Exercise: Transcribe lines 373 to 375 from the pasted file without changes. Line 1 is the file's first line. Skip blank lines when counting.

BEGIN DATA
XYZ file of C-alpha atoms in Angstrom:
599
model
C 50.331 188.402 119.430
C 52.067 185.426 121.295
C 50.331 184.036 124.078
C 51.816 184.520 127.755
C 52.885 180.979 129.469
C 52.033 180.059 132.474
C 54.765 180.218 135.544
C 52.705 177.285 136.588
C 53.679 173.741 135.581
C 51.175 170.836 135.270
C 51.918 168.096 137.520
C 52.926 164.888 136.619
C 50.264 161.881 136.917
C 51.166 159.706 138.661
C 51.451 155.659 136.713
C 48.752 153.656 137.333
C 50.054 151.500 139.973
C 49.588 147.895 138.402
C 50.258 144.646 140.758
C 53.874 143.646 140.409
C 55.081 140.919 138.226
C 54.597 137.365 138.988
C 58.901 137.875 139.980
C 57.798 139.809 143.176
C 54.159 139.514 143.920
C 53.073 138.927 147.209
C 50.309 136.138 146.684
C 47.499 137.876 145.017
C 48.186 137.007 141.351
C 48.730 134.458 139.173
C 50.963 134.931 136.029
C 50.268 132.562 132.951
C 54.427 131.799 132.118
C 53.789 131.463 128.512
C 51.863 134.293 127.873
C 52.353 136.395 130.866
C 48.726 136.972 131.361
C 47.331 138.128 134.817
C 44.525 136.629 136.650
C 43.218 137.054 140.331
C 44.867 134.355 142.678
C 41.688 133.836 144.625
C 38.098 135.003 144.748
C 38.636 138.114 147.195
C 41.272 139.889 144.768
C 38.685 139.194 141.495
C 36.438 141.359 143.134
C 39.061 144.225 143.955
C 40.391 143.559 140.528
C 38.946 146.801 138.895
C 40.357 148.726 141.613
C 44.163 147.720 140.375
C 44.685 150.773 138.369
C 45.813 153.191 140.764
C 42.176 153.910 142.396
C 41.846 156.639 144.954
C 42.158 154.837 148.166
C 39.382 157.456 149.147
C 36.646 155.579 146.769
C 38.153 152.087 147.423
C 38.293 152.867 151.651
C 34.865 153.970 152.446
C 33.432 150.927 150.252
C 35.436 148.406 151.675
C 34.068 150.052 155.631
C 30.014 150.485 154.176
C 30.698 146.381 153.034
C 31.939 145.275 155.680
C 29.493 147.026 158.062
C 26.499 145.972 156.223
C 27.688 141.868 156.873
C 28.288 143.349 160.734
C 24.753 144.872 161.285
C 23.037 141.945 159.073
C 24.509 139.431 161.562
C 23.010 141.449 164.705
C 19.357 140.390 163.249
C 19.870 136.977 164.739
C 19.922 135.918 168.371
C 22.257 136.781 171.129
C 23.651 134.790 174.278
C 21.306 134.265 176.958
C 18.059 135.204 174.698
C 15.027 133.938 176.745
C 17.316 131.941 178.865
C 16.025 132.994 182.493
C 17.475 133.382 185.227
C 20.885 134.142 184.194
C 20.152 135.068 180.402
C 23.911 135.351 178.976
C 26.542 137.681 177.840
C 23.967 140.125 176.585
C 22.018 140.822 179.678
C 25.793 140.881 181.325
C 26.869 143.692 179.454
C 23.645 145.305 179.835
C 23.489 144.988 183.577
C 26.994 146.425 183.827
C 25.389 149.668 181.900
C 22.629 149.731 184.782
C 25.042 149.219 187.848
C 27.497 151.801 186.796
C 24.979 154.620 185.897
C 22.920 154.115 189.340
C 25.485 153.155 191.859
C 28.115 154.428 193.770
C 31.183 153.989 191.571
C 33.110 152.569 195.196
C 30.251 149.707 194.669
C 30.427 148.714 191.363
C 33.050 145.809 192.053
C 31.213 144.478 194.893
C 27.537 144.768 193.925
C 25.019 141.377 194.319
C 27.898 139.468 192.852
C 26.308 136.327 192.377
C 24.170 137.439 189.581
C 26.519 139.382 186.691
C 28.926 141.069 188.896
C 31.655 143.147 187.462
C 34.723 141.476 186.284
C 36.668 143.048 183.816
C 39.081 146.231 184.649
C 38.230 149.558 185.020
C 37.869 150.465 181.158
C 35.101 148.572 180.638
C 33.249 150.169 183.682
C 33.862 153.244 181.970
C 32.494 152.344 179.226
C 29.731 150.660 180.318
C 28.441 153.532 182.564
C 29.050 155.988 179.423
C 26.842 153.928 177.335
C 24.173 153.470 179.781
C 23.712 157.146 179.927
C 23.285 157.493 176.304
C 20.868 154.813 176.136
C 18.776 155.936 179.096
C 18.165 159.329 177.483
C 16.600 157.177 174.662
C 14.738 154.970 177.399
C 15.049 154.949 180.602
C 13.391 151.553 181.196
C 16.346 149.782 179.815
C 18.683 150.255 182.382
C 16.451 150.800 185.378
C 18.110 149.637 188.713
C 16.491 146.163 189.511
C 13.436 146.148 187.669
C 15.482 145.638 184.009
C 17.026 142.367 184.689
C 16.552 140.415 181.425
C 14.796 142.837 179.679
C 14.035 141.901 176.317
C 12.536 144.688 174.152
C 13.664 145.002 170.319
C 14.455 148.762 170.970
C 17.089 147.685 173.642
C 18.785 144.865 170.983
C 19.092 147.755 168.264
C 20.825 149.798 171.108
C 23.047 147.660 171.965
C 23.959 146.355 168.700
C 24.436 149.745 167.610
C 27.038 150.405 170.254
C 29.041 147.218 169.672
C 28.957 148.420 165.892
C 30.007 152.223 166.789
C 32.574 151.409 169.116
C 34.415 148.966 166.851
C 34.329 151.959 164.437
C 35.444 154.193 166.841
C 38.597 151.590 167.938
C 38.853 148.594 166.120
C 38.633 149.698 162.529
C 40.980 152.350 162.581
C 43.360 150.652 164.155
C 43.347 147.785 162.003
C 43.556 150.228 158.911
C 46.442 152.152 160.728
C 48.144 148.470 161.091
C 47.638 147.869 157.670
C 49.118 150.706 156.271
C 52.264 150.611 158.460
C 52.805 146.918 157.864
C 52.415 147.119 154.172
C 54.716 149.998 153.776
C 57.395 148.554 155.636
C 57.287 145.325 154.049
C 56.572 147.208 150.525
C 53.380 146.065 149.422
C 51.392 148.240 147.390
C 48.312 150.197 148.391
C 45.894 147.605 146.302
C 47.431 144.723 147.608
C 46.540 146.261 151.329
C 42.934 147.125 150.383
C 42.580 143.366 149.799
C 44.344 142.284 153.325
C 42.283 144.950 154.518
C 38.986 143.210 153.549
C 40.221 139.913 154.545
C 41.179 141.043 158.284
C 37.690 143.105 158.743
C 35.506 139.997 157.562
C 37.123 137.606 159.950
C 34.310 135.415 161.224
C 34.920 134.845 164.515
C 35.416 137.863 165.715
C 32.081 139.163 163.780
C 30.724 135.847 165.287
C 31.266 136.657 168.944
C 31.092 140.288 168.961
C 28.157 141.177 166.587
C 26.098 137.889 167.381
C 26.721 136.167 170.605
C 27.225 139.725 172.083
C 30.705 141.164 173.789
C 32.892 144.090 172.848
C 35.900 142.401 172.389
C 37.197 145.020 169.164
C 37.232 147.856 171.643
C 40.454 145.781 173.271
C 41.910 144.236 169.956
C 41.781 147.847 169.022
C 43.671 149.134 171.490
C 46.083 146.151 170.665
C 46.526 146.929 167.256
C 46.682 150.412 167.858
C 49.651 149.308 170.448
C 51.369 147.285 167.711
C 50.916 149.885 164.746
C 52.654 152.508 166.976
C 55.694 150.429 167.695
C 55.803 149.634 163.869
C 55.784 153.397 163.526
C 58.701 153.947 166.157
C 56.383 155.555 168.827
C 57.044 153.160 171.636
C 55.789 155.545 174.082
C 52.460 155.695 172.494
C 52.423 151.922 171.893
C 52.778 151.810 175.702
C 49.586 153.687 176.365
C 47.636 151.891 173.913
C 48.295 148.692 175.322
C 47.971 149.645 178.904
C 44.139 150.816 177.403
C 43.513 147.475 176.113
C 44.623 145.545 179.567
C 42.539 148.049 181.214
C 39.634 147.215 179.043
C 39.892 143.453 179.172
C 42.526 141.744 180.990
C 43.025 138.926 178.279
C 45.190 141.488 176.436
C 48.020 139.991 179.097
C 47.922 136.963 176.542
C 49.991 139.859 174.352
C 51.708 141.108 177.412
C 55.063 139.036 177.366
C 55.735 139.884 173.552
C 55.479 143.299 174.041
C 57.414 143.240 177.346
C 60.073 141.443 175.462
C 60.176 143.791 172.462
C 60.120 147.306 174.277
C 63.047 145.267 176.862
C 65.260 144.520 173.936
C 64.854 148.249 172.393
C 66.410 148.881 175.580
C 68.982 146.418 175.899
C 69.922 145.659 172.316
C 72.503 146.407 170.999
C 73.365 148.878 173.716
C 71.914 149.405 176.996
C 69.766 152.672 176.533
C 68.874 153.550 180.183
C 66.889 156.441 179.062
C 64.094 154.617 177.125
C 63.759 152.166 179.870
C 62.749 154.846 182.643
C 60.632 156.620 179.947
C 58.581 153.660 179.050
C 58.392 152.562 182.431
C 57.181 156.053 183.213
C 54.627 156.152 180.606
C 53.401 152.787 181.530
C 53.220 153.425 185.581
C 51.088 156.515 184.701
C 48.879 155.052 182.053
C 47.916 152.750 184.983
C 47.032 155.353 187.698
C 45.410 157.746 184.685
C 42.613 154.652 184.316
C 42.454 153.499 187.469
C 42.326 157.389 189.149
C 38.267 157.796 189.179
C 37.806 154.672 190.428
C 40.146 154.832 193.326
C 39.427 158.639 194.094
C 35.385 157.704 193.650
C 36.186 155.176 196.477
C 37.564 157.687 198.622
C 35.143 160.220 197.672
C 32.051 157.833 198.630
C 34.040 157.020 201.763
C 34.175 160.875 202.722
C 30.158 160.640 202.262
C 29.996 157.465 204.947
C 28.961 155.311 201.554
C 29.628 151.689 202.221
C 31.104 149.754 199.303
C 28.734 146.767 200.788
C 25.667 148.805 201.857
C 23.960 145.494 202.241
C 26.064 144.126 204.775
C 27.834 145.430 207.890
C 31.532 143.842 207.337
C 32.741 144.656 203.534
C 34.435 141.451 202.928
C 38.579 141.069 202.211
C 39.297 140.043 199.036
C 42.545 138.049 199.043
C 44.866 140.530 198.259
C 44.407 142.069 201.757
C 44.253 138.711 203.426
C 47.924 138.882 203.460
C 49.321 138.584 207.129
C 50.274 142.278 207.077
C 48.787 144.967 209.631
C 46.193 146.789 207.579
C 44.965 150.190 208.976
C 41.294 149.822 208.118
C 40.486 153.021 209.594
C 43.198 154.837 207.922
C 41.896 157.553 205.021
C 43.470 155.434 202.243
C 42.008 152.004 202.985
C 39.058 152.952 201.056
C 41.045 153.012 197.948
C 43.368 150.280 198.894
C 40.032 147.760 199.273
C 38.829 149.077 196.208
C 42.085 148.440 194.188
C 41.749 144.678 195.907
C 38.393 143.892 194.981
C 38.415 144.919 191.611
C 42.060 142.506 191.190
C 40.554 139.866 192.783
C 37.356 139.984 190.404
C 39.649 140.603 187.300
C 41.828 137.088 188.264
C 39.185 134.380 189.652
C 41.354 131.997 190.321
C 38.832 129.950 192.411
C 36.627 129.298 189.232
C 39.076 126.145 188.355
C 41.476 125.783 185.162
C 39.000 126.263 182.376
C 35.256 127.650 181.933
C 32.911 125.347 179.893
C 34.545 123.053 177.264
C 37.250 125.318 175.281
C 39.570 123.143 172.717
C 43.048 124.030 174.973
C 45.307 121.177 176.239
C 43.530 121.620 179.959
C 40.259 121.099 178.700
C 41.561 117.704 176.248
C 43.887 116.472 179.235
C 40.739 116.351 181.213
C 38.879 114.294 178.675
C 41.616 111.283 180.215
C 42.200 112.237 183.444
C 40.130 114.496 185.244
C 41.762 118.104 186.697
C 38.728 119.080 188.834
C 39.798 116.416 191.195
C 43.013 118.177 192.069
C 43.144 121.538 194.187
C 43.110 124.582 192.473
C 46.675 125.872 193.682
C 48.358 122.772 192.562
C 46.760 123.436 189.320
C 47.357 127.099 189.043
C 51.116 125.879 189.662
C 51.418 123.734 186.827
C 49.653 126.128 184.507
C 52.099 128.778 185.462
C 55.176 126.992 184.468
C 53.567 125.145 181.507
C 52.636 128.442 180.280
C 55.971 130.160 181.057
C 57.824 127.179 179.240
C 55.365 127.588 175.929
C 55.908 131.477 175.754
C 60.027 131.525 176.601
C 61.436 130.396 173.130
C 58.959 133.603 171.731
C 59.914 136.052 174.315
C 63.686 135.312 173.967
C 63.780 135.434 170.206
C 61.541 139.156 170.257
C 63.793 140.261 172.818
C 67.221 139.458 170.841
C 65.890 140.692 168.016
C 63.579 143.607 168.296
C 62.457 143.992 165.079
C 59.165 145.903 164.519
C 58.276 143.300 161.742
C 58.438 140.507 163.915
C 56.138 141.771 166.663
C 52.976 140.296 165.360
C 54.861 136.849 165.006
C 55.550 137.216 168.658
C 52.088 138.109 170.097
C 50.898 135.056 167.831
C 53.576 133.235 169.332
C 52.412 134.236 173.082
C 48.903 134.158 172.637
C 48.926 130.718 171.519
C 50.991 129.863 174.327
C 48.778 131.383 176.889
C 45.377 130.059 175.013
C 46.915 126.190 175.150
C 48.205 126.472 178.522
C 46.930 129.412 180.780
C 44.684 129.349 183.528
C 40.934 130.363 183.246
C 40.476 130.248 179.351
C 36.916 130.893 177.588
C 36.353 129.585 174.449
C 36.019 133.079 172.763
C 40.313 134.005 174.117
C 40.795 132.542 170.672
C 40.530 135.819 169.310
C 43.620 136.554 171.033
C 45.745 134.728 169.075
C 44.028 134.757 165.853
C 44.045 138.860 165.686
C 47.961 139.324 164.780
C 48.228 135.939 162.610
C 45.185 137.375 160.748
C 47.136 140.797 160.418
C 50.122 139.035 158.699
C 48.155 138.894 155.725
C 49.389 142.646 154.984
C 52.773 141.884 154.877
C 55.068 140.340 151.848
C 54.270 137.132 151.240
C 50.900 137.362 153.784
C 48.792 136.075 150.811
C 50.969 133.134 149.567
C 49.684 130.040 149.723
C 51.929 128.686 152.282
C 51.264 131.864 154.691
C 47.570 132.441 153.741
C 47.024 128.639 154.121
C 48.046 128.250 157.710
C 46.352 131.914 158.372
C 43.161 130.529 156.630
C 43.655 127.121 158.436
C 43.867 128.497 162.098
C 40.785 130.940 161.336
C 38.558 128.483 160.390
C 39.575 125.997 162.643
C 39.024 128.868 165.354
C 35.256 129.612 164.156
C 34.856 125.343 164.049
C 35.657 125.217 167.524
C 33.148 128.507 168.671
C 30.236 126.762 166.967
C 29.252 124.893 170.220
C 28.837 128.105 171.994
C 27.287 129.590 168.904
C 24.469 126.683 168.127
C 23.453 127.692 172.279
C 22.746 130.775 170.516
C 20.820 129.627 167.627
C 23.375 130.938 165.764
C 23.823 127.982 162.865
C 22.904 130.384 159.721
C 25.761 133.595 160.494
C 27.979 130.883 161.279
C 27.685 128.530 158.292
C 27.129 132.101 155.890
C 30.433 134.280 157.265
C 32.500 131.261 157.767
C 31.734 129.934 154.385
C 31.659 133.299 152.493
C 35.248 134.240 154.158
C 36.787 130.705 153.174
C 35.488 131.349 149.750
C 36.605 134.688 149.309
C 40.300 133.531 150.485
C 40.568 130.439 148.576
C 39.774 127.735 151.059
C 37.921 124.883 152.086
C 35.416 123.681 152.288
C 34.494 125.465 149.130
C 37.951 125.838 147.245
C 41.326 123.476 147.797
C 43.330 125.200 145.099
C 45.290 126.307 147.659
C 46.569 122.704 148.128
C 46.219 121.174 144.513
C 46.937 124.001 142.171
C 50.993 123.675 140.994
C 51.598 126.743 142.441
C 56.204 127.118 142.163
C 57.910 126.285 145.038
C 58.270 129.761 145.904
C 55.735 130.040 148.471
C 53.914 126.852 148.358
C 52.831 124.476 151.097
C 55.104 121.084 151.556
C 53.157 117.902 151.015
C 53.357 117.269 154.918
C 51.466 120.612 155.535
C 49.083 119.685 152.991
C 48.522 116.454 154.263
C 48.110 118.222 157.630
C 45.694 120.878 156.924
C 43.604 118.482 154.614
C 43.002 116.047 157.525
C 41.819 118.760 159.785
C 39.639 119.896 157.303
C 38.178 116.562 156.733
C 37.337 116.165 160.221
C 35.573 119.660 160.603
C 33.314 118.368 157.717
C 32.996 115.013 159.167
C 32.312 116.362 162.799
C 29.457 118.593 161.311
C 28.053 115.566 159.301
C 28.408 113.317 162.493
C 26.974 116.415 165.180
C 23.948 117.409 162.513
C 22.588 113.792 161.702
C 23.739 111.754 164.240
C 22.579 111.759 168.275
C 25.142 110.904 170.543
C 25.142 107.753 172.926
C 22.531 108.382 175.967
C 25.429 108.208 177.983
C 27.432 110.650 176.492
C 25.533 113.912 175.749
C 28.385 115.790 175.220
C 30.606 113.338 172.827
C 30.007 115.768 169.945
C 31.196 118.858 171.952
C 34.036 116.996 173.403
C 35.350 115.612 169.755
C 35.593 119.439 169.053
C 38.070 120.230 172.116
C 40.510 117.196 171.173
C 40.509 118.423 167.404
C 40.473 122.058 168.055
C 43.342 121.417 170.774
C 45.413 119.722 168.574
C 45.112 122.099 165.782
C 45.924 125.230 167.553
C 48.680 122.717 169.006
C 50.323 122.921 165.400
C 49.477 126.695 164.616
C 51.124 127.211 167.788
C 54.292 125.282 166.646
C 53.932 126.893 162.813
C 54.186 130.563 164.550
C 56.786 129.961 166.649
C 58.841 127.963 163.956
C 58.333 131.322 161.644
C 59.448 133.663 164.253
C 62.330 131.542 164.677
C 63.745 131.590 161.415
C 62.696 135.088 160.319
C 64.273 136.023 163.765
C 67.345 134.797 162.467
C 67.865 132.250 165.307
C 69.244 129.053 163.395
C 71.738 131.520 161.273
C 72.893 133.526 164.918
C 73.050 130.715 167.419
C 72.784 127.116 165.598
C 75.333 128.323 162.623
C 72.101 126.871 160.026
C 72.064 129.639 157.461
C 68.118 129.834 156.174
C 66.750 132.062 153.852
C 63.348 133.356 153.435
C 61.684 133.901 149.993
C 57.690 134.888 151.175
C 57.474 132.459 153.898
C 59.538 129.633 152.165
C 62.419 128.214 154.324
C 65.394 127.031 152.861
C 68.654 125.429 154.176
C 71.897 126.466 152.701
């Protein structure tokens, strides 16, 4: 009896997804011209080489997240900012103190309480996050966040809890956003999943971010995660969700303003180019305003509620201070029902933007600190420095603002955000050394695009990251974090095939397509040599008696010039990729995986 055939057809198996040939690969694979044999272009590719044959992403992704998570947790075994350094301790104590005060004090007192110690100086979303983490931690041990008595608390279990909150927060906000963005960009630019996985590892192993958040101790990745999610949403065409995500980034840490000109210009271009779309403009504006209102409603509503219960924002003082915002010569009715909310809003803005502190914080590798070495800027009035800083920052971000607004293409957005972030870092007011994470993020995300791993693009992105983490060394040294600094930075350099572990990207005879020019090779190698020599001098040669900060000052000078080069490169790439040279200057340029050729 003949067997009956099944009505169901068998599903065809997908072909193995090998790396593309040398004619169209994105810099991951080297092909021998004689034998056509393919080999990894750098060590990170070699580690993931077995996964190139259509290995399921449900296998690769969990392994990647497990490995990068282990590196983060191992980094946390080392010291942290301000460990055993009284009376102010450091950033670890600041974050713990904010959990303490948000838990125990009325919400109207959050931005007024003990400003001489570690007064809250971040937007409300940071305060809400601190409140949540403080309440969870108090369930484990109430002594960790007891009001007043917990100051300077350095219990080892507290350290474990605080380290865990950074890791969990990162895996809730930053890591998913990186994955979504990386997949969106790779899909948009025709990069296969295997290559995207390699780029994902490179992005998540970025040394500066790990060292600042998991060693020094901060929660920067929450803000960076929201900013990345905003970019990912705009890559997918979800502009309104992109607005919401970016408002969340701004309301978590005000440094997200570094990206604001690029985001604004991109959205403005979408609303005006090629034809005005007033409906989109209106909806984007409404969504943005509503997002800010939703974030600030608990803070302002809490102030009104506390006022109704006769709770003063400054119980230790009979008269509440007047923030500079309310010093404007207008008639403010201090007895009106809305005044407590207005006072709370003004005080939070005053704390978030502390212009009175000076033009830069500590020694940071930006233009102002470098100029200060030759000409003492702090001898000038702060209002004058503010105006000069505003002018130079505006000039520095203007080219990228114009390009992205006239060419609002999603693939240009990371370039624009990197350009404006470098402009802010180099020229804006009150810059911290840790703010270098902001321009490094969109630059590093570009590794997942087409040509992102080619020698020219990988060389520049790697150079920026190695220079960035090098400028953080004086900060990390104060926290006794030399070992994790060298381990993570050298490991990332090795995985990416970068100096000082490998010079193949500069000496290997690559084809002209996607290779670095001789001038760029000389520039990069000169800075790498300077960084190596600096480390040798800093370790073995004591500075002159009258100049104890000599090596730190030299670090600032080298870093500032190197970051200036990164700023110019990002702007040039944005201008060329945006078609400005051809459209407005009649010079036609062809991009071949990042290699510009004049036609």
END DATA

C 41.561 117.704 176.248
C 43.887 116.472 179.235
C 40.739 116.351 181.213